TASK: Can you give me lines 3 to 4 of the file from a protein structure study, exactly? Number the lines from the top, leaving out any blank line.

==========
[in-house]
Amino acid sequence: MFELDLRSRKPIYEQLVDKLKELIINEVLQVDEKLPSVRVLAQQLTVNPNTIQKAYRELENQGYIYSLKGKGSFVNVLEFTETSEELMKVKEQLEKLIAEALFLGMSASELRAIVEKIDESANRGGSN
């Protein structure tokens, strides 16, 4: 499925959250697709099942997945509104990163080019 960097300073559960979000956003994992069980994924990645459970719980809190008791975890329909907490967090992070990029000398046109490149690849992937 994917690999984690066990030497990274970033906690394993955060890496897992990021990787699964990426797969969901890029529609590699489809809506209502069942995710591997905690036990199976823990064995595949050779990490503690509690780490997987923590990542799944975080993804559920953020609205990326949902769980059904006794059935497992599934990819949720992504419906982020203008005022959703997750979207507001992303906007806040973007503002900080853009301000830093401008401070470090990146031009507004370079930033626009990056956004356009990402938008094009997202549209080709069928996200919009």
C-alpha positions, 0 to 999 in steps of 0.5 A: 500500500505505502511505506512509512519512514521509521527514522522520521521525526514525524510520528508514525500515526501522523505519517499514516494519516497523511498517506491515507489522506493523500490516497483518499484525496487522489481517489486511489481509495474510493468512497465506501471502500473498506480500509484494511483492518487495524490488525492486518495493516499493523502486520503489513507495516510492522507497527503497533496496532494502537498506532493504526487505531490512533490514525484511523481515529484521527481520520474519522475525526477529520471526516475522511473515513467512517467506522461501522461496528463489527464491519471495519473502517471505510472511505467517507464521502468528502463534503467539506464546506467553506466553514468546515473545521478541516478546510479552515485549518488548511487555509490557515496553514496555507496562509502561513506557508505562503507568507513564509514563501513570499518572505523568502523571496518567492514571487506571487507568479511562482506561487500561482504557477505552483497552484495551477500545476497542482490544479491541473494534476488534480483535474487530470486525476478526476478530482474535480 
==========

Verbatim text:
């Protein structure tokens, strides 16, 4: 499925959250697709099942997945509104990163080019 960097300073559960979000956003994992069980994924990645459970719980809190008791975890329909907490967090992070990029000398046109490149690849992937 994917690999984690066990030497990274970033906690394993955060890496897992990021990787699964990426797969969901890029529609590699489809809506209502069942995710591997905690036990199976823990064995595949050779990490503690509690780490997987923590990542799944975080993804559920953020609205990326949902769980059904006794059935497992599934990819949720992504419906982020203008005022959703997750979207507001992303906007806040973007503002900080853009301000830093401008401070470090990146031009507004370079930033626009990056956004356009990402938008094009997202549209080709069928996200919009």
C-alpha positions, 0 to 999 in steps of 0.5 A: 500500500505505502511505506512509512519512514521509521527514522522520521521525526514525524510520528508514525500515526501522523505519517499514516494519516497523511498517506491515507489522506493523500490516497483518499484525496487522489481517489486511489481509495474510493468512497465506501471502500473498506480500509484494511483492518487495524490488525492486518495493516499493523502486520503489513507495516510492522507497527503497533496496532494502537498506532493504526487505531490512533490514525484511523481515529484521527481520520474519522475525526477529520471526516475522511473515513467512517467506522461501522461496528463489527464491519471495519473502517471505510472511505467517507464521502468528502463534503467539506464546506467553506466553514468546515473545521478541516478546510479552515485549518488548511487555509490557515496553514496555507496562509502561513506557508505562503507568507513564509514563501513570499518572505523568502523571496518567492514571487506571487507568479511562482506561487500561482504557477505552483497552484495551477500545476497542482490544479491541473494534476488534480483535474487530470486525476478526476478530482474535480 